Boy Genius: Karl Rove, the Brains Behind the Remarkable Political Triumph of George W. Bush

Lou Dubose, Author, Jan Reid, Joint Author, Carl M. Cannon, Joint Author
Lou Dubose, Author, Jan Reid, Joint Author, Carl M. Cannon, Joint Author PublicAffairs $15 (256p) ISBN 978-1-58648-192-6
Reviewed on: 01/01/2003
Release date: 01/01/2003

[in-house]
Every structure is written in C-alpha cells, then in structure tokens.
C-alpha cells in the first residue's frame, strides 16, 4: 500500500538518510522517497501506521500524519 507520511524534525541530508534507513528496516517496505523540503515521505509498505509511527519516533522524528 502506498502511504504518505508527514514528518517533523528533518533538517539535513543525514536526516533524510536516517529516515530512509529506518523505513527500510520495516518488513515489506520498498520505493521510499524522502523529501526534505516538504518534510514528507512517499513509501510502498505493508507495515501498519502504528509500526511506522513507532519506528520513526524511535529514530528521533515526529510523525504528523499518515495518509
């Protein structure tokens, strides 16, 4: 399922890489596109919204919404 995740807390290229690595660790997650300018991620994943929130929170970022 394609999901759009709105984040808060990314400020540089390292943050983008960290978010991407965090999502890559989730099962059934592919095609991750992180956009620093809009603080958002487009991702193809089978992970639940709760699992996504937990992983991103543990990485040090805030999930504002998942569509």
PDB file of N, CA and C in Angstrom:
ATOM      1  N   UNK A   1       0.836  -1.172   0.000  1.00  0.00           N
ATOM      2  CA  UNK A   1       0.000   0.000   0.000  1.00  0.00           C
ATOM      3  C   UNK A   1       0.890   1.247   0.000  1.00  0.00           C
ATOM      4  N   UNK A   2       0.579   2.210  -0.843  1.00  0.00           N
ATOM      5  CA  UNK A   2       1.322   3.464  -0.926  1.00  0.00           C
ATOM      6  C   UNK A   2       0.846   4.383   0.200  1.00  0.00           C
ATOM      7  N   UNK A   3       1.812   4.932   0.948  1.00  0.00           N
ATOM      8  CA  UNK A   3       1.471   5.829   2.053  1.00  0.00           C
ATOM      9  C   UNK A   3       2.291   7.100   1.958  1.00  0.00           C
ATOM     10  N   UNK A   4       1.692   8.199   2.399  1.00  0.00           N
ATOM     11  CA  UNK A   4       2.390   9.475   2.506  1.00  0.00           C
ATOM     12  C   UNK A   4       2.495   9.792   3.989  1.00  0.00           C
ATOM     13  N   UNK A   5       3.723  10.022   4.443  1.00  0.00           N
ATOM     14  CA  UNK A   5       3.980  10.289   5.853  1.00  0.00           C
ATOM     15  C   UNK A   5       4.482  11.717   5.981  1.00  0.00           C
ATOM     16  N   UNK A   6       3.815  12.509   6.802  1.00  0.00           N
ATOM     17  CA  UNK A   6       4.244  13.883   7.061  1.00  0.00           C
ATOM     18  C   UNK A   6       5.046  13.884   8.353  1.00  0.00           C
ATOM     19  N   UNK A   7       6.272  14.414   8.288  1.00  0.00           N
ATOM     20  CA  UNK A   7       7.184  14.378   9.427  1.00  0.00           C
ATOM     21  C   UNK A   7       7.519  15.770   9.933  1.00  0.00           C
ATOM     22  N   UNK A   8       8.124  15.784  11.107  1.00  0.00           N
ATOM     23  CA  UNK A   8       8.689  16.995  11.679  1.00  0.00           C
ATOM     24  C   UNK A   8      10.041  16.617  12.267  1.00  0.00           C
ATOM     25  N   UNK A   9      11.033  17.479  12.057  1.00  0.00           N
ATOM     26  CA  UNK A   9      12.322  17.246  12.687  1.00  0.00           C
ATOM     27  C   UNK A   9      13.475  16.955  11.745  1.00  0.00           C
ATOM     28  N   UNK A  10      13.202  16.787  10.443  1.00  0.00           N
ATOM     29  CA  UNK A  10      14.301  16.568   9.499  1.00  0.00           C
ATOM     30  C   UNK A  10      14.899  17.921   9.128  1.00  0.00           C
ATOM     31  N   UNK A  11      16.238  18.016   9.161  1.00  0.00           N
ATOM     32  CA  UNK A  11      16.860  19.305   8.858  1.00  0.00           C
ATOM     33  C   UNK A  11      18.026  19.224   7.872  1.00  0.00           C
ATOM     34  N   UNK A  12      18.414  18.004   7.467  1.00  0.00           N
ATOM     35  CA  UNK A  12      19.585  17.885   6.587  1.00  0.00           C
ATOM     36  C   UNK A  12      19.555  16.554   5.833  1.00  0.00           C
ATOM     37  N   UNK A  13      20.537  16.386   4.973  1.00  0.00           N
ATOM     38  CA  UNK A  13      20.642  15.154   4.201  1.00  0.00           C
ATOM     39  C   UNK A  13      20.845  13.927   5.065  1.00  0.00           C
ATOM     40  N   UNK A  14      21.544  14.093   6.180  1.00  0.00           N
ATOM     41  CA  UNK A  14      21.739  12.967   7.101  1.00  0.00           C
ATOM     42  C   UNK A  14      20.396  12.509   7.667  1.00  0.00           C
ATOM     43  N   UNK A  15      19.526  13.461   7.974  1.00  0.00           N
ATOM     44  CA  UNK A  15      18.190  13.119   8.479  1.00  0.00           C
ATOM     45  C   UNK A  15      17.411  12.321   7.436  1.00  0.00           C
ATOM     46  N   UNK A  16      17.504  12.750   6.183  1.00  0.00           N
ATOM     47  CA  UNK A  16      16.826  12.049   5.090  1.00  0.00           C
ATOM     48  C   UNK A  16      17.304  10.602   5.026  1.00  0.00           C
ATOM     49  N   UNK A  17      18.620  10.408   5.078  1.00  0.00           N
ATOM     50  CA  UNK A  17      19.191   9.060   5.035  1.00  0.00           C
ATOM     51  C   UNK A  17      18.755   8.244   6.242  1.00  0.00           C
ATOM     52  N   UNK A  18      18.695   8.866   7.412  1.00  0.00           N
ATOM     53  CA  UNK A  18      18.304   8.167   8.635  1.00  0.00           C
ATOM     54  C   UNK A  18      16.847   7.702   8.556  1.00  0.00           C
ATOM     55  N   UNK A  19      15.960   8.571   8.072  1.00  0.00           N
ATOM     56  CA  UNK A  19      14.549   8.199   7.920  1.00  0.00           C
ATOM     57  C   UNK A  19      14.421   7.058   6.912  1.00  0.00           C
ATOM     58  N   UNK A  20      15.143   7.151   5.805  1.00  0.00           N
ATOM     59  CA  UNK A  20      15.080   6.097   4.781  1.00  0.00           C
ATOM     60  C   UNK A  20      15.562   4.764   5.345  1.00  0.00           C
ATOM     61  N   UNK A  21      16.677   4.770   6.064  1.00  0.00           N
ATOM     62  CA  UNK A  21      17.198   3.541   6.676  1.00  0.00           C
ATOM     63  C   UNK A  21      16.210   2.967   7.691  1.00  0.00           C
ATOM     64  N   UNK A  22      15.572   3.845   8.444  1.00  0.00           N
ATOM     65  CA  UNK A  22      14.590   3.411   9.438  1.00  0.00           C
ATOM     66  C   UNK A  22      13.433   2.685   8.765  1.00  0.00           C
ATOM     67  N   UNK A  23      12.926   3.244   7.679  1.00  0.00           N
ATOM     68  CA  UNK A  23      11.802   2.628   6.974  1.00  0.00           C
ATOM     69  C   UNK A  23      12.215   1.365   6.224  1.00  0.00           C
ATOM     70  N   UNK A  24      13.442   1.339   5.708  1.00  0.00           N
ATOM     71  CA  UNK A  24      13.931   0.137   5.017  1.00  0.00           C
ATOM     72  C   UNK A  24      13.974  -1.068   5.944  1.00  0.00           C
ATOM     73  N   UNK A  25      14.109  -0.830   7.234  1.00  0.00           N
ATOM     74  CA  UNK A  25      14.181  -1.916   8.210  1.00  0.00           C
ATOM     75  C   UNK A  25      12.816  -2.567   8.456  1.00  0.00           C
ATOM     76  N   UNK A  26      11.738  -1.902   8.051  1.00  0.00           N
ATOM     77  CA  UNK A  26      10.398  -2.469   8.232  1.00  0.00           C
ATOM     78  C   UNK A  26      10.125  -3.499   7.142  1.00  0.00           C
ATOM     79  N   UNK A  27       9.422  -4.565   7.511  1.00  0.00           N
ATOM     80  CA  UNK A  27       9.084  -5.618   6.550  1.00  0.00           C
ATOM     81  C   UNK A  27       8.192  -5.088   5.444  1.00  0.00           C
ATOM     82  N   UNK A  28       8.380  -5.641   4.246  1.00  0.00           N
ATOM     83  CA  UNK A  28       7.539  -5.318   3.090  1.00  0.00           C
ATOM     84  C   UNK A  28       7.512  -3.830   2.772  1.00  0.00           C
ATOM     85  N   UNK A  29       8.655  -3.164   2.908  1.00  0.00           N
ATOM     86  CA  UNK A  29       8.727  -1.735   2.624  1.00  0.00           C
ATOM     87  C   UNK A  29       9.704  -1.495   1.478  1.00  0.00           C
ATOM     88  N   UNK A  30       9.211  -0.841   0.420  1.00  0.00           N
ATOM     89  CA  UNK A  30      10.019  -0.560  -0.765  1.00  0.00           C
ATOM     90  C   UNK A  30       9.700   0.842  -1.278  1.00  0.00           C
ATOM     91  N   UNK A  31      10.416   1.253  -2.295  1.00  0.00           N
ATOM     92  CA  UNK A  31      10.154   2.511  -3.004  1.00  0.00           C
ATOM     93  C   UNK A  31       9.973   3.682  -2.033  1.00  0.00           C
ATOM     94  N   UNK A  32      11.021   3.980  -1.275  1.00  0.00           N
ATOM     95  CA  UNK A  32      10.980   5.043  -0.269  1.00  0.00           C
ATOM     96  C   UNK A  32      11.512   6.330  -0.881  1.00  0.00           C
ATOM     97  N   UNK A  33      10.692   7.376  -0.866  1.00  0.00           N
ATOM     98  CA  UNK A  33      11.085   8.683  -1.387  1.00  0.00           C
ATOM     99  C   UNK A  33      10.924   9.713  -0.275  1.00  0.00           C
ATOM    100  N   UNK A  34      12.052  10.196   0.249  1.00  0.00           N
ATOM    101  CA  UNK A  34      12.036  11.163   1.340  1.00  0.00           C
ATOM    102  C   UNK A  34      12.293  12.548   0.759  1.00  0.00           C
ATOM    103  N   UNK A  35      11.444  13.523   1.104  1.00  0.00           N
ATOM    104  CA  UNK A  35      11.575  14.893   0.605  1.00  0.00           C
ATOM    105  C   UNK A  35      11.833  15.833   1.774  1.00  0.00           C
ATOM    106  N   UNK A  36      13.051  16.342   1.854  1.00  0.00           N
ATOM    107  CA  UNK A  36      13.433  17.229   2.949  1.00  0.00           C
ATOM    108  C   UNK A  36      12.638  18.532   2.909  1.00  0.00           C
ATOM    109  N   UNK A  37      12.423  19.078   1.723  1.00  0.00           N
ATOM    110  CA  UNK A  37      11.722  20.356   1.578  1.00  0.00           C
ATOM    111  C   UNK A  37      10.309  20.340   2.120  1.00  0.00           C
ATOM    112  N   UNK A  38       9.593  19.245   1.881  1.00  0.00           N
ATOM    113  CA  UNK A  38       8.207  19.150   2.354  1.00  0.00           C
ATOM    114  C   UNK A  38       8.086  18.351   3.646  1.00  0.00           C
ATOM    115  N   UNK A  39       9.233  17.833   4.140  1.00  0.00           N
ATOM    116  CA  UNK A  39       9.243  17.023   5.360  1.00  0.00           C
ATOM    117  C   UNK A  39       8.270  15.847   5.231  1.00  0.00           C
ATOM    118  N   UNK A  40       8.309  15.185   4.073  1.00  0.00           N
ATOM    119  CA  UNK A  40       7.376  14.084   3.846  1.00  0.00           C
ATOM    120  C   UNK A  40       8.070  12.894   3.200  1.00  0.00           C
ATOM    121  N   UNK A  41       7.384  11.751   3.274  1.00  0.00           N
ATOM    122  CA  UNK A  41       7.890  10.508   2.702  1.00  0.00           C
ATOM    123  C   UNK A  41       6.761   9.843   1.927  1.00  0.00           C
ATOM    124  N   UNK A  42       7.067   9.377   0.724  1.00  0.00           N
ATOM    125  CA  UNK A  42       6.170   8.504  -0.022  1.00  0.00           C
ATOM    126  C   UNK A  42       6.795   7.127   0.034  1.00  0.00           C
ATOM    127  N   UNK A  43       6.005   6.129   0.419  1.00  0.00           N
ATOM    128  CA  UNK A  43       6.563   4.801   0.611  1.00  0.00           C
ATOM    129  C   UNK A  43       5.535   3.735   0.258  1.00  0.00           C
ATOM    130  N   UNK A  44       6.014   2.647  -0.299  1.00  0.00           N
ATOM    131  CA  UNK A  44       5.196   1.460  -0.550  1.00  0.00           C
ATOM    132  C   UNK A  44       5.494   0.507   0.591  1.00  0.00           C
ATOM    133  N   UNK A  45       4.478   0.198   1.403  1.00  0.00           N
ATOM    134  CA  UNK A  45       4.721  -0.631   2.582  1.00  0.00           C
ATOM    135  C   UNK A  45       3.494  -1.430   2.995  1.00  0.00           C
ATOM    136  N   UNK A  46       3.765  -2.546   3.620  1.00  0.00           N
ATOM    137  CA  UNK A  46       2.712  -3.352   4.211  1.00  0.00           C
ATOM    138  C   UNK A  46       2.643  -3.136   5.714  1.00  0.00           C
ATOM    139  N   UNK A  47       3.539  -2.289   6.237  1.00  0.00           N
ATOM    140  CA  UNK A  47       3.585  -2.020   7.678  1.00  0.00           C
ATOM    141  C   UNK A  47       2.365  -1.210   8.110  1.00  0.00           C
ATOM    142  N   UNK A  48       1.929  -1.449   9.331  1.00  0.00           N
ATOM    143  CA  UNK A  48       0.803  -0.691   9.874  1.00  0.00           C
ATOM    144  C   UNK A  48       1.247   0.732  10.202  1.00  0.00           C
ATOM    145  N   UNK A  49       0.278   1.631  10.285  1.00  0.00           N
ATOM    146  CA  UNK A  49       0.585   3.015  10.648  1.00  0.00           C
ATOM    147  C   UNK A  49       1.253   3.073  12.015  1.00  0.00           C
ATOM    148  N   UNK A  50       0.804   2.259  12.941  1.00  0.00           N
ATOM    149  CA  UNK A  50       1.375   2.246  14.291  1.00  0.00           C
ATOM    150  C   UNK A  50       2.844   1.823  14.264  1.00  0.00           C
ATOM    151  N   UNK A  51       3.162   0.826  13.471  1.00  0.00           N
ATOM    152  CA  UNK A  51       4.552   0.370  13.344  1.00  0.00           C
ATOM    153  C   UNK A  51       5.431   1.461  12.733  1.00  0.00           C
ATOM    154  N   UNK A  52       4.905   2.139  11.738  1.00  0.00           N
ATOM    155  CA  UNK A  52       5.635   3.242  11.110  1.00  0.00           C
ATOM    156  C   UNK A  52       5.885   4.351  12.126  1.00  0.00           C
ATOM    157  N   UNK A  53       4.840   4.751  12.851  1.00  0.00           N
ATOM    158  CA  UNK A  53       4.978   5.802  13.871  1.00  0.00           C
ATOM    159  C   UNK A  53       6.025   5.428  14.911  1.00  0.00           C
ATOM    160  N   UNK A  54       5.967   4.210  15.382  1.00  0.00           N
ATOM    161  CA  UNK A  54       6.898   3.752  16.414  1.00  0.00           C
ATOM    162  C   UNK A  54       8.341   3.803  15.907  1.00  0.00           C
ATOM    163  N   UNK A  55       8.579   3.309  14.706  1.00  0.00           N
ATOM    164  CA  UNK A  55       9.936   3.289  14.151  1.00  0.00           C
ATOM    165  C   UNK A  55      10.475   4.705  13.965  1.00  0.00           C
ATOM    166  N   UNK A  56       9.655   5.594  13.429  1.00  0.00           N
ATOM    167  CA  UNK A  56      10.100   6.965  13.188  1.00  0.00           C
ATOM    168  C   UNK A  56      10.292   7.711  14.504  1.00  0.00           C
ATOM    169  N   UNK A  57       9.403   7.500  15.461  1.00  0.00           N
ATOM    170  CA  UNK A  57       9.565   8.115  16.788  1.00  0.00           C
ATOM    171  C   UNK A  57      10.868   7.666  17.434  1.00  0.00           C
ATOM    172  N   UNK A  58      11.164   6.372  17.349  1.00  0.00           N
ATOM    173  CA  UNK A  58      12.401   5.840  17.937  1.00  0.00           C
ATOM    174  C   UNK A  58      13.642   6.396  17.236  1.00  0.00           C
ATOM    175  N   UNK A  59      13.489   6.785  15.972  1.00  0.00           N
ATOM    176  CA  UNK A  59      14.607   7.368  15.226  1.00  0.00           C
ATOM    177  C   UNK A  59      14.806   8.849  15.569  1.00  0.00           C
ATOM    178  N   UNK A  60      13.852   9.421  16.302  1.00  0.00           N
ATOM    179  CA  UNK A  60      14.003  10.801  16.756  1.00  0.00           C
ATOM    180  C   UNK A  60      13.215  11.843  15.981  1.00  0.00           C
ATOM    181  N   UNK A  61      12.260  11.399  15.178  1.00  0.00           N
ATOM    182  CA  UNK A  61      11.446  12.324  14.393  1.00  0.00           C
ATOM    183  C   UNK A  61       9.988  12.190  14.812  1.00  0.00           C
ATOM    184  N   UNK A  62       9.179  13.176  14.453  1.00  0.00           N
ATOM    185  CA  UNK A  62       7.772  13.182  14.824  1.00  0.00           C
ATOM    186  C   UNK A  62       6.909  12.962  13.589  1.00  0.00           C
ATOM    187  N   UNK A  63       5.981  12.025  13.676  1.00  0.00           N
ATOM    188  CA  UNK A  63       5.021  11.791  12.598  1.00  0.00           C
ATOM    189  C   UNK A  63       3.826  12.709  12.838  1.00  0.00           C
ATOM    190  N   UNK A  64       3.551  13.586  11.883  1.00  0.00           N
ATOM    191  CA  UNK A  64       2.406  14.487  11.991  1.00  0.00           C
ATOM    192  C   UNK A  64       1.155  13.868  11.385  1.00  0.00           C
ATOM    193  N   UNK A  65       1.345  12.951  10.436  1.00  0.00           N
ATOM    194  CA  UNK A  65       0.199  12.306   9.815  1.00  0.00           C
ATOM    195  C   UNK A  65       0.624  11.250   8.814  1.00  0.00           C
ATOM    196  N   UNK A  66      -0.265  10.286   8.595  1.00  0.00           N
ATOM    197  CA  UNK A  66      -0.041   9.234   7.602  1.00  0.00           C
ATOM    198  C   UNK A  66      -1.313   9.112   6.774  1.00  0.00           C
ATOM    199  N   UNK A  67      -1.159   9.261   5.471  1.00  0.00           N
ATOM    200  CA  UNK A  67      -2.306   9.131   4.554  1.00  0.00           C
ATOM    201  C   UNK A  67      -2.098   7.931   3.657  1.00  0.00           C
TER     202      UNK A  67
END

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The career and canny rise to power of Karl Rove, the man President Bush calls ""boy genius"" and some Texans call ""Bush's brain,"" gets a thorough rundown in this entertaining political bio by longtime journalists Dubose, Reid and Cannon. In a breezy, critical style, the authors recount Rove's early fascination with politics, his first political ""job"" (as a teen rally organizer for Utah Senator Wallace F. Bennett's 1968 re-election campaign) and his first big political prank (stealing stationery from an opposing campaign and inviting outsiders to headquarters for ""free beer, free food, girls and a good time for nothing""). In 1980, Rove, who'd spent the previous decade in Washington, D.C., moved to Texas, in part to help with Bush pere's first run for president. He saw vast potential for Republicans in Texas, though it had long been Democratic Party stronghold; during the next 20 years, more than any other single person, Rove turned Texas into a ""Republican state."" He courted conservative Democrats and recruited attractive, little-known candidates; he built disciplined, well-funded campaign organizations; he reached out to wealthy, conservative constituencies; he used negative information, whether true or not, to derail opposing campaigns; he sometimes fielded several candidates to beat an opponent; and he campaigned not just to win but to destroy his challengers. He also nurtured George W. Bush into a formidable force. (He said, ""Political hacks like me wait a lifetime for a guy like this to come along."") Early on, Rove played to Bush's strengths, limiting most of his public appearances to small gatherings and reminding him to repeat the simple themes of his campaigns. As the book puts it about his race against Gov. Ann Richards, ""the marathoner Bush just kept coming, always on message."" Somewhat snide but definitely enlightening (on the cover ""Boy"" appears under Bush's picture while ""Genius"" appears under Rove's), this account offers a detailed look at one of the most powerful politicians in the U.S.
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